At the moment I’m recovering from an in-house accident. I fractured my toe some weeks ago when unintentionally kicking the sofa. The human body is so fragile and really slow healing, quite frustrating that such a small part of the body can cause so much trouble. I have had to give up running, and any serious walking is not to think of. Work was a struggle the first weeks since I teach small children and have to move around a lot during the day to keep up with them. Fitting my biker boots on was impossible to begin with and it strongly reminded me of when I fractured my big toe falling at the Nürburgring four years ago.
Let’s take it from the beginning. My bike was stationed in Sweden back then and had spent a couple of vacations in Germany, the area of Eifel mountains, Adenau and the Nürburgring and I really liked it. This holiday started off a bit different – my friend Peter had gone ahead and was waiting in Adenau and I followed on my own a week later. He had a Yamaha that had been rebuilt, fixed and modified and had the look of a rat-bike. I was riding a shiny Ducati 620 Monster. I had changed bike the previous year; to stay out of trouble was the intention but it didn’t quite work out that way.
Taking the ferry from Gothenburg to Kiel left a journey of roughly 600km to be covered during a day ride on autobahn. I experienced some heavy rain but was doing fine until half way when the engine oil lamp lit up and I was lucky to be able to turn into a rest area. I checked the engine oil level, which is fine, but now the bike wouldn’t start. I started calling friends for advice. It is probably the electronics, let the bike dry up and then try. Well, since I was in a rest area with no shelter to find and while raining, that was asking for the impossible. So, dictionary in hand I started to ask people for “starthilfekabeln” jump start cables. The problem with the sudden impossibility of starting the bike I had experienced the previous summer. I found a man who was willing to help but he did look at me suspiciously, probably thinking it was a scam. “Where are your friends?” he asked… what friends?! It is just me, I reply. “Wow, you’re travel on your own, on a Ducati, you must be very brave”. Well I didn’t think of it that way, but I’ve heard it many times since then. Anyway, I got the bike started and could continue and finally meet with my friend in Adenau where the evening, as well as the previous days, was sunny and nice.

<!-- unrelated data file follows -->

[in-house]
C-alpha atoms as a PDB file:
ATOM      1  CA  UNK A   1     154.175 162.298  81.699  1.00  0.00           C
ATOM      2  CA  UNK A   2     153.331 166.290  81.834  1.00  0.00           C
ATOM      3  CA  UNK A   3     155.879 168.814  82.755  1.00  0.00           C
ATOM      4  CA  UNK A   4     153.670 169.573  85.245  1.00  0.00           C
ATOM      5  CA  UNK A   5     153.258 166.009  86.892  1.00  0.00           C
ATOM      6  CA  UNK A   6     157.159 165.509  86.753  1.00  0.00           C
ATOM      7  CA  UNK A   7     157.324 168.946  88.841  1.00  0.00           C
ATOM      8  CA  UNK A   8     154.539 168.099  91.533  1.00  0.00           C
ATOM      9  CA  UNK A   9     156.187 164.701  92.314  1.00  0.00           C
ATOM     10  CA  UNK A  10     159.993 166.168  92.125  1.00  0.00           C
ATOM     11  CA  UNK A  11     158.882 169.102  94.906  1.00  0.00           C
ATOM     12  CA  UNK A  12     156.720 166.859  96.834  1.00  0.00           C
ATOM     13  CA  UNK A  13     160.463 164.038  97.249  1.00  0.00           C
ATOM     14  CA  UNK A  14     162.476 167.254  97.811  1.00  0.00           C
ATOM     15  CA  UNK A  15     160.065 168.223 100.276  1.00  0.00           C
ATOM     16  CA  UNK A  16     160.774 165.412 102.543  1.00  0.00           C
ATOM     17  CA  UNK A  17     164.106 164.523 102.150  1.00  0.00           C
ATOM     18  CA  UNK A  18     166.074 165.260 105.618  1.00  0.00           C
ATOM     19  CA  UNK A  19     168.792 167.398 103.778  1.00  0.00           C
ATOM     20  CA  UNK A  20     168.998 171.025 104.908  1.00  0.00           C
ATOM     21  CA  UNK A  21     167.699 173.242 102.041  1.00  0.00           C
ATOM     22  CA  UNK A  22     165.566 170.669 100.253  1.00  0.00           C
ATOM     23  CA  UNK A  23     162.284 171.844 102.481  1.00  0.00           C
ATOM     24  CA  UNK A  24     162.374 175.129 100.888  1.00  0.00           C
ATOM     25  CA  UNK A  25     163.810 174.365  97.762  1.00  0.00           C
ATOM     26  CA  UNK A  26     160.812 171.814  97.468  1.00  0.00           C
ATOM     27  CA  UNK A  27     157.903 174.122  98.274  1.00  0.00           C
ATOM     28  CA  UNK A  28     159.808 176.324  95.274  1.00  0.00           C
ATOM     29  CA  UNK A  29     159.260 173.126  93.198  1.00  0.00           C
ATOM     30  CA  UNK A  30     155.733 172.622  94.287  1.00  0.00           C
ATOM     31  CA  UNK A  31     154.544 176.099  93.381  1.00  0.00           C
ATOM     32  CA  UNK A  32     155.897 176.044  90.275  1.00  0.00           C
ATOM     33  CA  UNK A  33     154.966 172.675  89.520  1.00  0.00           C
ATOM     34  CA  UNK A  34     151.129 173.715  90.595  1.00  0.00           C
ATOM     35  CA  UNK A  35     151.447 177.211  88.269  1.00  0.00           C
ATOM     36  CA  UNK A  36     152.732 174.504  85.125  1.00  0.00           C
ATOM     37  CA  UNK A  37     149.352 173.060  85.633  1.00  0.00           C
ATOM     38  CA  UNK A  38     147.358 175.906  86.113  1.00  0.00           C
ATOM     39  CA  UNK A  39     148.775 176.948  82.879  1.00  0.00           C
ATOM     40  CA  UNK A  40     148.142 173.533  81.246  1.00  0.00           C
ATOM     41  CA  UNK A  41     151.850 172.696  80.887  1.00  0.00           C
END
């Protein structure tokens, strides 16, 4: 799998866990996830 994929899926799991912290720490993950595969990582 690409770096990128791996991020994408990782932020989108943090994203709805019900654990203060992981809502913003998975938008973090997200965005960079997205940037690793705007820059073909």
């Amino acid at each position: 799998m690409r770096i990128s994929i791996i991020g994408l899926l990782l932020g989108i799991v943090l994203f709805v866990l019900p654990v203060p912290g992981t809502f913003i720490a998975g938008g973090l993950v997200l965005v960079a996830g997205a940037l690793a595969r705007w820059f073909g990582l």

The following day, though, was rainy, but we got ready to tour the valley of Mosel. Just to see that I had a flat rear tyre. Peter set off to buy a bicycle pump and we were then able to fill the tyre enough to go to a garage and get the tyre changed. My credit cards proved to be useful. We spent the following days touring the area of Mosel and the Eifel mountains in rain and in the evening waiting for the rain to stop sufficiently for the Nürburgring to dry up. Nürburgring is, for those who don’t know, a very twisty bit of road that loops around like a circuit but is a public road, with single lane traffic, free speed and toll. It is not a track so traffic rules apply, it has special opening hours and can be closed due to bad weather conditions.